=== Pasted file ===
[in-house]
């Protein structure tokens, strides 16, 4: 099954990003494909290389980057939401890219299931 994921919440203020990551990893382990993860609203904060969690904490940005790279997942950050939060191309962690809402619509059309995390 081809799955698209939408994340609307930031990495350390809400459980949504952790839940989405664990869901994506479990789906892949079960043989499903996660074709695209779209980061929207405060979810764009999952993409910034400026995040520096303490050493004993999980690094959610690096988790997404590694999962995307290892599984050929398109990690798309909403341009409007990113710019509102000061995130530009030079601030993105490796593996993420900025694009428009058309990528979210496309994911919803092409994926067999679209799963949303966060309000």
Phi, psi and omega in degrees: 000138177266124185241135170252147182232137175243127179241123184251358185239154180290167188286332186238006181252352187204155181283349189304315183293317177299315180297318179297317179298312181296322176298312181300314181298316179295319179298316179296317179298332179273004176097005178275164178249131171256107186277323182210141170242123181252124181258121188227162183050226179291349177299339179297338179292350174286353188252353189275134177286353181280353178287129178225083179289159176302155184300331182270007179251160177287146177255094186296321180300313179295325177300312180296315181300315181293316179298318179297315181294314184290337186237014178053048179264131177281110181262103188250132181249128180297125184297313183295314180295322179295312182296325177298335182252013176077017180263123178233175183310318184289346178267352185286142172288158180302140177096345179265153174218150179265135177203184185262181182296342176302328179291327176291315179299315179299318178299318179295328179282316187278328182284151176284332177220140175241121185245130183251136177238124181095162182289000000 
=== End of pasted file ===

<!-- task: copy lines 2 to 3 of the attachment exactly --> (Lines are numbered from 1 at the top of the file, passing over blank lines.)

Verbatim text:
């Protein structure tokens, strides 16, 4: 099954990003494909290389980057939401890219299931 994921919440203020990551990893382990993860609203904060969690904490940005790279997942950050939060191309962690809402619509059309995390 081809799955698209939408994340609307930031990495350390809400459980949504952790839940989405664990869901994506479990789906892949079960043989499903996660074709695209779209980061929207405060979810764009999952993409910034400026995040520096303490050493004993999980690094959610690096988790997404590694999962995307290892599984050929398109990690798309909403341009409007990113710019509102000061995130530009030079601030993105490796593996993420900025694009428009058309990528979210496309994911919803092409994926067999679209799963949303966060309000």
Phi, psi and omega in degrees: 000138177266124185241135170252147182232137175243127179241123184251358185239154180290167188286332186238006181252352187204155181283349189304315183293317177299315180297318179297317179298312181296322176298312181300314181298316179295319179298316179296317179298332179273004176097005178275164178249131171256107186277323182210141170242123181252124181258121188227162183050226179291349177299339179297338179292350174286353188252353189275134177286353181280353178287129178225083179289159176302155184300331182270007179251160177287146177255094186296321180300313179295325177300312180296315181300315181293316179298318179297315181294314184290337186237014178053048179264131177281110181262103188250132181249128180297125184297313183295314180295322179295312182296325177298335182252013176077017180263123178233175183310318184289346178267352185286142172288158180302140177096345179265153174218150179265135177203184185262181182296342176302328179291327176291315179299315179299318178299318179295328179282316187278328182284151176284332177220140175241121185245130183251136177238124181095162182289000000 